On Monday I saw Midnight Special, starring Michael Shannon and Jaeden Lieberher.
Alton (Lieberher) isn't your everyday kid. He doesn't go to school. He lives on a cult ranch and provides accurate prophecies to his pastor. He also has an aversion to daylight.
When we meet him, he's on the run with his father (Shannon) and his father's childhood friend (Joel Edgerton) because the federal government is trying to take him into custody. At one stop he disables a satellite using just his eyes, causing the destruction of a gas station. This is apparently par for the course, as Dad doesn't seem so much surprised as angry. I couldn't help but think of Drew Barrymore's young Firestarter character when it all unfolded. Emotion = consequences. Just like normal life, but to a crazy degree.
As Alton searches for what the other dimension wants for him, the government remains in pursuit. Kirsten Dunst appears along the way to prove her worth as a nurturing mother. Adam Driver shows up as a borderline annoying cocky agent, way in over his head. He somewhat redeems himself eventually, but I could have done with less screen time from him.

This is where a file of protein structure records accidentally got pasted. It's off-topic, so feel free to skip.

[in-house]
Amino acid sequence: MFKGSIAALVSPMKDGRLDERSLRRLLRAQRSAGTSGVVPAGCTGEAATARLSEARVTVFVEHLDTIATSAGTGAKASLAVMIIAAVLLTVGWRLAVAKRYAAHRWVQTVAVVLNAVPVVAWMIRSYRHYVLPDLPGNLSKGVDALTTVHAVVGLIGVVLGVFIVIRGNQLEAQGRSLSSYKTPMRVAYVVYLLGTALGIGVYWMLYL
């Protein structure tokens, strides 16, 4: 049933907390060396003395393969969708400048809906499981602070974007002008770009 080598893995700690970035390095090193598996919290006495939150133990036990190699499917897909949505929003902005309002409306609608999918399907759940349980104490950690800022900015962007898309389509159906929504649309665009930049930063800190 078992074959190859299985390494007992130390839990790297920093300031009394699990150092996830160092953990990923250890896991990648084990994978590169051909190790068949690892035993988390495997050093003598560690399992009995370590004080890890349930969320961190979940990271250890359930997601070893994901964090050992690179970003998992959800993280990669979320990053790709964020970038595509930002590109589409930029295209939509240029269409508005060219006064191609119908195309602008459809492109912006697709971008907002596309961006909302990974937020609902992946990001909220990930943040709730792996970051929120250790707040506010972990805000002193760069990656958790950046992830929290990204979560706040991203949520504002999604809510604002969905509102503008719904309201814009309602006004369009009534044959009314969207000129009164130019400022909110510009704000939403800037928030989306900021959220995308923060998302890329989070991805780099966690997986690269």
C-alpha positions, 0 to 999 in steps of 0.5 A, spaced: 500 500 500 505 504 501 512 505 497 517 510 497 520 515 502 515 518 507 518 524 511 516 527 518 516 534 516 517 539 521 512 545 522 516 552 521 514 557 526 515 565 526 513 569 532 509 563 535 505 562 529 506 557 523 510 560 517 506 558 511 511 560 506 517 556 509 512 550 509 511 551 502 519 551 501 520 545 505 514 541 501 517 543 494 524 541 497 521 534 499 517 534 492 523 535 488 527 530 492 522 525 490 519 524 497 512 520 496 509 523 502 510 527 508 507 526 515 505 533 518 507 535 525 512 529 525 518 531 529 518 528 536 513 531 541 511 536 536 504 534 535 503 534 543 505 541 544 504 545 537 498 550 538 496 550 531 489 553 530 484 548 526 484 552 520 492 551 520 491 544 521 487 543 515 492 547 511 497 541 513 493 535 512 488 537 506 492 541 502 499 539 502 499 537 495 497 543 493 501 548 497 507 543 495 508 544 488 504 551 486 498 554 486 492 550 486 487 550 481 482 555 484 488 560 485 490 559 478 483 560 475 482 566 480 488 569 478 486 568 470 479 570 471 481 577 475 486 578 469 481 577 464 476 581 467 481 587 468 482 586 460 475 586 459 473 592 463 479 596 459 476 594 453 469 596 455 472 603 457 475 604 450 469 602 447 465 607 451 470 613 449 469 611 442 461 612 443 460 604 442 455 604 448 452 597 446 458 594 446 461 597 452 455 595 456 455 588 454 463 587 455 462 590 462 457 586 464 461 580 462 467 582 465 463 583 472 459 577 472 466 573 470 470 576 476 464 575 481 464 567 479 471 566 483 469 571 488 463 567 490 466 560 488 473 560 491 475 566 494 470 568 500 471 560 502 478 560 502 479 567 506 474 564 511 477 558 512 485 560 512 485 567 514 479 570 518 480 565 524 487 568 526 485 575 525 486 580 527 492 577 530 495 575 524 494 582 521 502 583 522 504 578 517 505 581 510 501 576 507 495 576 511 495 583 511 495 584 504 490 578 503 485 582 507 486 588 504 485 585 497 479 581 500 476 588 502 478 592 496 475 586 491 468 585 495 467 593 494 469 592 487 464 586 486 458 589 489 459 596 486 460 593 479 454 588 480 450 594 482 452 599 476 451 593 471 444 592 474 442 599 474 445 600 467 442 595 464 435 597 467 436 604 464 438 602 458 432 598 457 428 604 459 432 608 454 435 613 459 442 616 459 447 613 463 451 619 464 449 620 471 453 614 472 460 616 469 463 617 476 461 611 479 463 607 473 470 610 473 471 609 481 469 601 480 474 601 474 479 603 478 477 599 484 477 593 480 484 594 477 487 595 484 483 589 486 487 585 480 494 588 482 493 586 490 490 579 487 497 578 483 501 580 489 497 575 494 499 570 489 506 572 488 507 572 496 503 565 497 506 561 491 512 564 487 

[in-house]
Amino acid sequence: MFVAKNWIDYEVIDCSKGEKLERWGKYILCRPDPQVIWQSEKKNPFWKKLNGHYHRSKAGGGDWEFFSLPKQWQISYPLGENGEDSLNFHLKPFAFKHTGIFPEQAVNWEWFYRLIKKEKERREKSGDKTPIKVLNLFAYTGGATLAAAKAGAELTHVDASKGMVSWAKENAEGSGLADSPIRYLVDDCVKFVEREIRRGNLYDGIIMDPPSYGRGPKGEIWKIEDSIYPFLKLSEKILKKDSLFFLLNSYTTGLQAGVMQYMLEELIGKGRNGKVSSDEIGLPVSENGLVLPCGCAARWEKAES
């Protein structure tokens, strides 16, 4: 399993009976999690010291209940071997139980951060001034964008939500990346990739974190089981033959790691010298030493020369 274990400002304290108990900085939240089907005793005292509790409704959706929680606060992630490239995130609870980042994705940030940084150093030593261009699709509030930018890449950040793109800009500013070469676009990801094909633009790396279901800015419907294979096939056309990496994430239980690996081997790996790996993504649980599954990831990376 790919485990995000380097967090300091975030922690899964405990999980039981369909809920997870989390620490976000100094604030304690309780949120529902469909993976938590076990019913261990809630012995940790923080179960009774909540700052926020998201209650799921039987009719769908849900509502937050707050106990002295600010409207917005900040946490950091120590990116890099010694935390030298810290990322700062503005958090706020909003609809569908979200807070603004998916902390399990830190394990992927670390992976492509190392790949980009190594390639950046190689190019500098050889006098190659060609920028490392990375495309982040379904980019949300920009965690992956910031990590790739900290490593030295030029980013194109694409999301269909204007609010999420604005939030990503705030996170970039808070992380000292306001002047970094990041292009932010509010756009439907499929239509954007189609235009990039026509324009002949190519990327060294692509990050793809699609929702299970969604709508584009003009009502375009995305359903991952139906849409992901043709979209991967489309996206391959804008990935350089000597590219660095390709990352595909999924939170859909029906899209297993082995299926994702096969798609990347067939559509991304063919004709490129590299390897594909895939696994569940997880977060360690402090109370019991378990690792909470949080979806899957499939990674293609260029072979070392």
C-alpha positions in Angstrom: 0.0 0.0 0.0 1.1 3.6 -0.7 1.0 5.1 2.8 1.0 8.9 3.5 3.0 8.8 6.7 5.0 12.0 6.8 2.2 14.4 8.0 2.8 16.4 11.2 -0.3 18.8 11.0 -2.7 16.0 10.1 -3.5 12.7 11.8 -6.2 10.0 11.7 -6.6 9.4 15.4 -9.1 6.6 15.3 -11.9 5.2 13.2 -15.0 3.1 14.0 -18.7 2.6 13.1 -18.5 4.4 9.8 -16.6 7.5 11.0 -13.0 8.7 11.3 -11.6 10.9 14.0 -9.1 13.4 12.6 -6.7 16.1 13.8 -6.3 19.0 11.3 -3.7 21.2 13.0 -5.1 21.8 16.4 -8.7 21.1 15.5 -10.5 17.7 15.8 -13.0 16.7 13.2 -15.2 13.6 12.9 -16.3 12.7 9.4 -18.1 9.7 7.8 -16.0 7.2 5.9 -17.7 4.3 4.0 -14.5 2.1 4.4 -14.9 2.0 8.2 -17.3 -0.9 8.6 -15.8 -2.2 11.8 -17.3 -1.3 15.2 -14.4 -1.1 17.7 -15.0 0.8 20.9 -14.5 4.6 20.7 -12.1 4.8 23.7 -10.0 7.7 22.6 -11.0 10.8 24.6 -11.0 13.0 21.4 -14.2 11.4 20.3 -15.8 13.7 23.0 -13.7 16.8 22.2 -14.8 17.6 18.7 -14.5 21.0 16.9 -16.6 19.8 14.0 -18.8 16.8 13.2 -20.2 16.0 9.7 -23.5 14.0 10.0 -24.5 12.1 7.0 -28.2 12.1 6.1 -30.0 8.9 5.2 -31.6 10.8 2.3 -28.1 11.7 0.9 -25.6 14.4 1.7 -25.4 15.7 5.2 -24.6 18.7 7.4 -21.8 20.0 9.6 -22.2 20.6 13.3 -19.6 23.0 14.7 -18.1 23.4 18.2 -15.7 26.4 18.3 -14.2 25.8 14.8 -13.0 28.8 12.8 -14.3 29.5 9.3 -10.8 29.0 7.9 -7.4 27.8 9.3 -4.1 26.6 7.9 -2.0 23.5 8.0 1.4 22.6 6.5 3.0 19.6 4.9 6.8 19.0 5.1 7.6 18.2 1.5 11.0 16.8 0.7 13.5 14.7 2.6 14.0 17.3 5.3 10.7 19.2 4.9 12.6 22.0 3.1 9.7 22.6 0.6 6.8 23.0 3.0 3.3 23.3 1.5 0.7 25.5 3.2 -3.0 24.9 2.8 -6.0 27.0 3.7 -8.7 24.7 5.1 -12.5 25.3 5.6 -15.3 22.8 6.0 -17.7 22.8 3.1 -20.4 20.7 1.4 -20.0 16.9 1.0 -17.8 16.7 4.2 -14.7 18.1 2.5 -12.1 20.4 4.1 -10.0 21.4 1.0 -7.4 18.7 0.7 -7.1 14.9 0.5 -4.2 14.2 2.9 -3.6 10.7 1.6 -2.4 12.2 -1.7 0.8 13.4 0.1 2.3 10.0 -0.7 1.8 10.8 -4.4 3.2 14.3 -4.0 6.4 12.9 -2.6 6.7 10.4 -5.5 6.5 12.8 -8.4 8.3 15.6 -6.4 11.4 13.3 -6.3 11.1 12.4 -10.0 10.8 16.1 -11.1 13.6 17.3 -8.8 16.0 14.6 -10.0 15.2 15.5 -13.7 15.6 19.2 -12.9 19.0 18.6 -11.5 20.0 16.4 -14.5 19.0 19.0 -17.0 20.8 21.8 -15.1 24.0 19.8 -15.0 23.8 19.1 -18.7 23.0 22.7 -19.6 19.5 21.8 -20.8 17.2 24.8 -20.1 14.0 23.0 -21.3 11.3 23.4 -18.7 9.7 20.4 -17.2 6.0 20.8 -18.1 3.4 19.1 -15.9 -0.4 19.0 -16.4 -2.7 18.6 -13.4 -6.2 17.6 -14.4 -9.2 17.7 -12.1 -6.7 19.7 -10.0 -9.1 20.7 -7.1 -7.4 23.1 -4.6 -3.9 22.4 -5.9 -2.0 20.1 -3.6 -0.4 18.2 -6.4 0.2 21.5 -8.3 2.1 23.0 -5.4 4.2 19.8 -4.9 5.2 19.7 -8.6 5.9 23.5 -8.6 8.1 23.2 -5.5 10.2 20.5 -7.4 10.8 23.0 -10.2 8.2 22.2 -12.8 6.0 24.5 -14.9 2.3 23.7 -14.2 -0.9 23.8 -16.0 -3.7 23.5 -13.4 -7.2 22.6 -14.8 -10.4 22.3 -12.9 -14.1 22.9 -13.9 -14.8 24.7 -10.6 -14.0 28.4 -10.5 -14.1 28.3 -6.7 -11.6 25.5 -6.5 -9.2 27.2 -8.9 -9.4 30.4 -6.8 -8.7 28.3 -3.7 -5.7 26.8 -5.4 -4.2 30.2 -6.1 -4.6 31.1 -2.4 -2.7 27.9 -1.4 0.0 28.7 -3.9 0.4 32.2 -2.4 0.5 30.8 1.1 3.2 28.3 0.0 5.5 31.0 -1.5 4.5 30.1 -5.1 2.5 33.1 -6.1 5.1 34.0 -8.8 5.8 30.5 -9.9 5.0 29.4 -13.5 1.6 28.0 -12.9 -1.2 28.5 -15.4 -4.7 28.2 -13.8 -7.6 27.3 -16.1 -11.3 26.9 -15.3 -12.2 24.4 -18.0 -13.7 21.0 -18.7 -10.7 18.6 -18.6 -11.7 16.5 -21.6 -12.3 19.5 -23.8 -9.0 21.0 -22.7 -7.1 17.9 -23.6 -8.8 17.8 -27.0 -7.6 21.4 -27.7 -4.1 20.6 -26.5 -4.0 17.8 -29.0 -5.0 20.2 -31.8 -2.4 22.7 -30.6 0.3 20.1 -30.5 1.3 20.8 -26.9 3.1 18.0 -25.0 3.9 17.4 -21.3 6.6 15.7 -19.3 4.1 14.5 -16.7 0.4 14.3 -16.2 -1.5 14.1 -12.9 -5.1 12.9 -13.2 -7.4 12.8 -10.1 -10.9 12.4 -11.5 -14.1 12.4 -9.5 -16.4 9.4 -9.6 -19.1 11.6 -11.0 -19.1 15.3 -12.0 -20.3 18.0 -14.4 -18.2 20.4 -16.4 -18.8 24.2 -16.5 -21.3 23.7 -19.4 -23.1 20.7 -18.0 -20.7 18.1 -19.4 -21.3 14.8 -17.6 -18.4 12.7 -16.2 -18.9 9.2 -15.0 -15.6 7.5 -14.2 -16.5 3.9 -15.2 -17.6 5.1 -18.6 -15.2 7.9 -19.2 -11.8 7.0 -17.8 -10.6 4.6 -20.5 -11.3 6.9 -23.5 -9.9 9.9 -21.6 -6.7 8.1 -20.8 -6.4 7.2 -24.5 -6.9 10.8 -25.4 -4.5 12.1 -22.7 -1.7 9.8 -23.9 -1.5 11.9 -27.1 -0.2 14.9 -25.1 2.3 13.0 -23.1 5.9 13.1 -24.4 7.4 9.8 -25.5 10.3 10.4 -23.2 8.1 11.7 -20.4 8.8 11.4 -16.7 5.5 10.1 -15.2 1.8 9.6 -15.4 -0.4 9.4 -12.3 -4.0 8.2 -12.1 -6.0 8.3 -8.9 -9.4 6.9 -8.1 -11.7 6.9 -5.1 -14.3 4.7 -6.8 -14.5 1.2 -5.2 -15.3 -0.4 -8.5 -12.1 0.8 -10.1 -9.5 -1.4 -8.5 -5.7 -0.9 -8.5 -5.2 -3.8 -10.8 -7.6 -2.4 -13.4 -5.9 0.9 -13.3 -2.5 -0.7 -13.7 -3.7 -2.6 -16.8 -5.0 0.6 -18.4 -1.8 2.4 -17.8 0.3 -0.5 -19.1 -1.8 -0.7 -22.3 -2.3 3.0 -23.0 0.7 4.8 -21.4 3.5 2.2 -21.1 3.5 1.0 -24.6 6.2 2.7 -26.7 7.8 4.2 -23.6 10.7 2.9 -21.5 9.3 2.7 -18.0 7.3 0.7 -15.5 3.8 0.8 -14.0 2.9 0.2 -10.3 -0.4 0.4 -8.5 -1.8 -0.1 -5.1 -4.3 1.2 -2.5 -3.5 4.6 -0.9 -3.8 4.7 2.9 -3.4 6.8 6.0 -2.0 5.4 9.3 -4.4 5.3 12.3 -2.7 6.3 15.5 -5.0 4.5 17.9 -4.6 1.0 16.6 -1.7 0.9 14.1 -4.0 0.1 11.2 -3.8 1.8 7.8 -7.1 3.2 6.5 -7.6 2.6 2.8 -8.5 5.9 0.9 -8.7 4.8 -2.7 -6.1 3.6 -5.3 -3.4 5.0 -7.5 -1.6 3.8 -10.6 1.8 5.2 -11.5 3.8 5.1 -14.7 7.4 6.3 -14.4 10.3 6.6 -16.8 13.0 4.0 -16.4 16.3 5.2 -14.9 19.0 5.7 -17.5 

In fact, I could have done with less screen time in general.
The main thing wrong with the film is it's pace: It doesn't really have one. There are moments of intense action and then moments of complete boredom. The fugitives encounter some people who have purpose and a few that don't. One incident that happens early in the film could make some dislike the dad. It was unnecessary—we get that he's loyal to the kid.
Also, Alton's eyes light up many times throughout the film, which had me cycling back in my brain to this '80s video by Bonnie Tyler. I couldn't help it. And if I'm that distracted during a movie in an otherwise peaceful theater, something's wrong.
Conceptually, I loved the idea of the film. A child with a gift that cannot be defined—even by those closest to him—is an interesting problem. The supernatural element only intensifies that challenge, which I enjoyed.
Unfortunately, the gratuitously lengthy journey getting there and the anti-climactic ending, which answered few questions, fell short.